MP calls for sunbed ban on under-18s
Teenagers are putting their health at risk by becoming sunbed addicts, MPs heard today as a bid was launched to ban under-18s from tanning salons.
Labour's Julie Morgan warned that youngsters were putting themselves at increased risk of cancer by using the devices.
Her call for a ban has the backing of Cancer Research UK and the support of 87 per cent of the public who do not believe under-18s should use sunbeds, she told MPs.
Mrs Morgan's Sunbeds (Regulation) Bill was given a high profile launch at the Commons earlier this month, where it received the support of Girls Aloud star Nicola Roberts.
The Bill would place a duty on salon operators to prevent the use of sunbeds by under-18s and gives local enforcement officers the power to inspect the businesses and penalise owners who breach the ban.
It would also allow ministers in England and Wales to regulate to stop children hiring or buying sunbeds and ban unmanned automatic tanning salons.
Clear health information would also be required in salons, setting out the dangers of sunbed use.
Opening a second reading debate, Mrs Morgan (Cardiff N) said: "Research commissioned by Cancer Research UK last year found that in England 6 per cent of 11-17 year-olds - and that's more than a quarter of a million children - have used sunbeds.
"I think that's quite a shocking statistic."
In "hotspots" such as Liverpool or Sunderland, the research found half of 15-17-year-old girls used sunbeds.
In Wales, 8 per cent of 11-17 year-olds used the devices, including more than one in five girls aged 15-17.
Some 2,000 people die every year from malignant melanoma and it is the most common cancer in young adults aged 15-34, Mrs Morgan said.
"Malignant melanoma, the most dangerous form of skin cancer, is increasing at an alarming rate in the UK.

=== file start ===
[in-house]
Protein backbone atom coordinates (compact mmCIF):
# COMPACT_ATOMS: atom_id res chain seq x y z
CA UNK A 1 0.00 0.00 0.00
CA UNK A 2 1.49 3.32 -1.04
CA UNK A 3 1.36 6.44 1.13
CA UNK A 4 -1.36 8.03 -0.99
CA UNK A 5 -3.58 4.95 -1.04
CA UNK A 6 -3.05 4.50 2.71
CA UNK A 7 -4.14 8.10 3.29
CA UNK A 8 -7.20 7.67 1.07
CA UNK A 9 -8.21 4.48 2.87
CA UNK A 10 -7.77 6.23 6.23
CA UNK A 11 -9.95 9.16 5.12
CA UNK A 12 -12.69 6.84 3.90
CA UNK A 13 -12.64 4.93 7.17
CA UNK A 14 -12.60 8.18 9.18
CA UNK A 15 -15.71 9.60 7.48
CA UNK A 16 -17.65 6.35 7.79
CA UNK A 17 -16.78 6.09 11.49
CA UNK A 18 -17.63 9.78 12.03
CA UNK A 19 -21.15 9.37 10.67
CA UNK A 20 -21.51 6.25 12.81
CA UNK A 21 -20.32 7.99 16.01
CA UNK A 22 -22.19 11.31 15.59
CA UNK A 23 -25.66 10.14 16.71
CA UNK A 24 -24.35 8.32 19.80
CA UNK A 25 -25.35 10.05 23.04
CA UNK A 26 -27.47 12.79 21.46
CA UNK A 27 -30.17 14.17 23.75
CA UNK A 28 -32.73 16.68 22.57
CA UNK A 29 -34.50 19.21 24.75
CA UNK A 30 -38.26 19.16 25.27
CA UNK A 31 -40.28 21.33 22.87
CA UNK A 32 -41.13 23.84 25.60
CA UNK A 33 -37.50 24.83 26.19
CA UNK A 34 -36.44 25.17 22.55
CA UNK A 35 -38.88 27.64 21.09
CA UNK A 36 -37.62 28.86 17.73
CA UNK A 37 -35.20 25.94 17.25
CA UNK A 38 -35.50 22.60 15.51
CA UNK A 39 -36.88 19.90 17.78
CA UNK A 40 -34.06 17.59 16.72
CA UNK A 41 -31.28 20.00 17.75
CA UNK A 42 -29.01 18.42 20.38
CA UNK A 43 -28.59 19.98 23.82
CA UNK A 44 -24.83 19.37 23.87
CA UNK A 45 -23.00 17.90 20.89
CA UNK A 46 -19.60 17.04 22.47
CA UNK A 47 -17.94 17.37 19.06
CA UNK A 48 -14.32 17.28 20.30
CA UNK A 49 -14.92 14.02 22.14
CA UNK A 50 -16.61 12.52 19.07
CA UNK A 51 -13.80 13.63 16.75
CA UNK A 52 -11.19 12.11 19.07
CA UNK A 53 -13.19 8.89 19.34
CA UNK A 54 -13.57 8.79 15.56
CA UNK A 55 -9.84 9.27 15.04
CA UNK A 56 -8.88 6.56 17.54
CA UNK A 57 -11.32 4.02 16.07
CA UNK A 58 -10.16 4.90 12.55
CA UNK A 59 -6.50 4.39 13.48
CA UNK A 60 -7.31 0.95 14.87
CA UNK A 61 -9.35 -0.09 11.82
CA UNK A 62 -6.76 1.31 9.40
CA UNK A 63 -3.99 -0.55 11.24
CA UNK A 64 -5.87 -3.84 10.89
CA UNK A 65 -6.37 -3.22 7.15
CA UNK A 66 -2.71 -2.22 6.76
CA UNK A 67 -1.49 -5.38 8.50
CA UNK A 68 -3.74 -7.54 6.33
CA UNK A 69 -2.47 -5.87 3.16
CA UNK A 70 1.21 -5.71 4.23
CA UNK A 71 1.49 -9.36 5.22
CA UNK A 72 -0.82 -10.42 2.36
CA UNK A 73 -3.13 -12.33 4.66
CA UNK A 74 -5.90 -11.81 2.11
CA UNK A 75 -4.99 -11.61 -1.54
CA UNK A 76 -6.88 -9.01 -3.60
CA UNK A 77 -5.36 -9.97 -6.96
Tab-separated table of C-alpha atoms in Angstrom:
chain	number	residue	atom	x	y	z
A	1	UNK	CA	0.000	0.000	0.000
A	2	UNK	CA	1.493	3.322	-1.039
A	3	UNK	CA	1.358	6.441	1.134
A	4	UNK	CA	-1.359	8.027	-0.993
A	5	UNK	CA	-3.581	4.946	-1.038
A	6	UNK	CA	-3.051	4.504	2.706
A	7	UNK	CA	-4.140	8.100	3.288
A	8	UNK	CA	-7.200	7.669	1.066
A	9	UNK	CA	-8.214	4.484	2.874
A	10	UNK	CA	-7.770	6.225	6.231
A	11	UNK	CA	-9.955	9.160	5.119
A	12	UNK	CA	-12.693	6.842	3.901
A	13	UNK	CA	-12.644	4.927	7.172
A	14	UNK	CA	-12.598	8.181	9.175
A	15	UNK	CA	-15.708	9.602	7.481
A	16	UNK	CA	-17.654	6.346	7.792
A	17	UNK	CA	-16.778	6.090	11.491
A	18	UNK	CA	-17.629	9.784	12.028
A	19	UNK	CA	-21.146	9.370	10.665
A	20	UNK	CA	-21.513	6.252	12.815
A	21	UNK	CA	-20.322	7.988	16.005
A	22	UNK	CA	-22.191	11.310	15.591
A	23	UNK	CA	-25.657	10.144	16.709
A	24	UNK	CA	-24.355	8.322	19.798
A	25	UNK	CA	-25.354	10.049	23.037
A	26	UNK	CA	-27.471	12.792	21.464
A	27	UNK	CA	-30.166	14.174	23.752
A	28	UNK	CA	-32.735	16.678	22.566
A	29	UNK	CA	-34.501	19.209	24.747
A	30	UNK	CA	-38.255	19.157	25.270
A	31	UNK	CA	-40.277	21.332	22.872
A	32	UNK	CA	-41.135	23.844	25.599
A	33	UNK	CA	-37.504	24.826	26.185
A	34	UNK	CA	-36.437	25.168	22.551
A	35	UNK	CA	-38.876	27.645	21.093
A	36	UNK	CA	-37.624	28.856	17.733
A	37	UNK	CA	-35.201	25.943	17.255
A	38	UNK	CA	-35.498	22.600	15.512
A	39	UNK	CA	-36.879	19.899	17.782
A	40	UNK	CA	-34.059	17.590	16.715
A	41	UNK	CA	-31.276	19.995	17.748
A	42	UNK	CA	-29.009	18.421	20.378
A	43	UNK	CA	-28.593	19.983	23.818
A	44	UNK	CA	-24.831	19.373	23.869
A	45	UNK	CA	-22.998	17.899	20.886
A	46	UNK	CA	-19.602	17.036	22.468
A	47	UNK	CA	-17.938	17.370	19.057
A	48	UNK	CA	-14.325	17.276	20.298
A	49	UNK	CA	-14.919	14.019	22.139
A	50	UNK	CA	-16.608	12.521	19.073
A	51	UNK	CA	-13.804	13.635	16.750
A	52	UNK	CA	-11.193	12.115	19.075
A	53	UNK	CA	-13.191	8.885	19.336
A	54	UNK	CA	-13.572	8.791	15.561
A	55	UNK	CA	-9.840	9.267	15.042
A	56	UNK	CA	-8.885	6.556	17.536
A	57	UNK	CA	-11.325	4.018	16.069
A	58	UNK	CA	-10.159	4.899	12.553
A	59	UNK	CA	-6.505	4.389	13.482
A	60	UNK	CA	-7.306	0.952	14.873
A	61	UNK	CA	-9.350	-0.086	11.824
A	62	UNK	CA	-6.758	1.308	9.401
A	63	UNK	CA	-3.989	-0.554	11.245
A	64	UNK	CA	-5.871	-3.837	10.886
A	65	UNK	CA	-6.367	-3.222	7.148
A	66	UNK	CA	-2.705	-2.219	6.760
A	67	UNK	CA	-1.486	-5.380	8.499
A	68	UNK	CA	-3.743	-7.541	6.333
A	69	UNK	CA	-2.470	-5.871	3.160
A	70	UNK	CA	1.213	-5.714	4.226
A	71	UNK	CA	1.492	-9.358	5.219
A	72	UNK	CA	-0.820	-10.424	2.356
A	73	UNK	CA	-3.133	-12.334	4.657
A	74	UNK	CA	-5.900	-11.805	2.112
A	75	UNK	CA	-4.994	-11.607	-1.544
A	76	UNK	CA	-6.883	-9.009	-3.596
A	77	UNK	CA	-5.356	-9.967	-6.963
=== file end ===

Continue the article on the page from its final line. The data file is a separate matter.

"Sunbed use, particularly by those under the age of 35, significantly increases the risk of developing skin cancer in later life."
Labour former minister Caroline Flint said some research had warned "young people got addicted to it because as soon as the tan went, they wanted to top it up".
Mrs Morgan said there were "many examples of young people becoming addicted and feeling that they can't manage unless they go continuously ... and it is extremely dangerous".
The Bill has received ministerial backing, but to stand any chance of becoming law it will need to find Parliamentary time before the general election is called.
Mrs Morgan said attempts by the industry to impose voluntary regulation had failed.
But Tory Philip Davies (Shipley) questioned why she had opted for the "nuclear option" of a ban instead a system requiring youngsters to show proof of parental consent before using the machines.
Mr Davies said he was not intending to block the legislation but wanted to raise some concerns that could be ironed out in later stages.
It was important to ensure the measures were "proportionate to the problem", he said, expressing fears over possible "excessive and perverse" consequences and a lack of research on sunbed use.
Mr Davies argued that a system of parental permission would have been a "more appropriate" first stage.
Describing the legislation as "yet another nail in the coffin of parental responsibility", he said he was wary of a culture where parents were told: "It doesn't matter what you do because if you don't do it, we - the state - will do it for you."
He also said public support was a strange argument for Labour MPs to use as justification for the Bill when there were some things - such as the return of capital punishment - which had public support but that the same MPs would "die in a ditch" to oppose.
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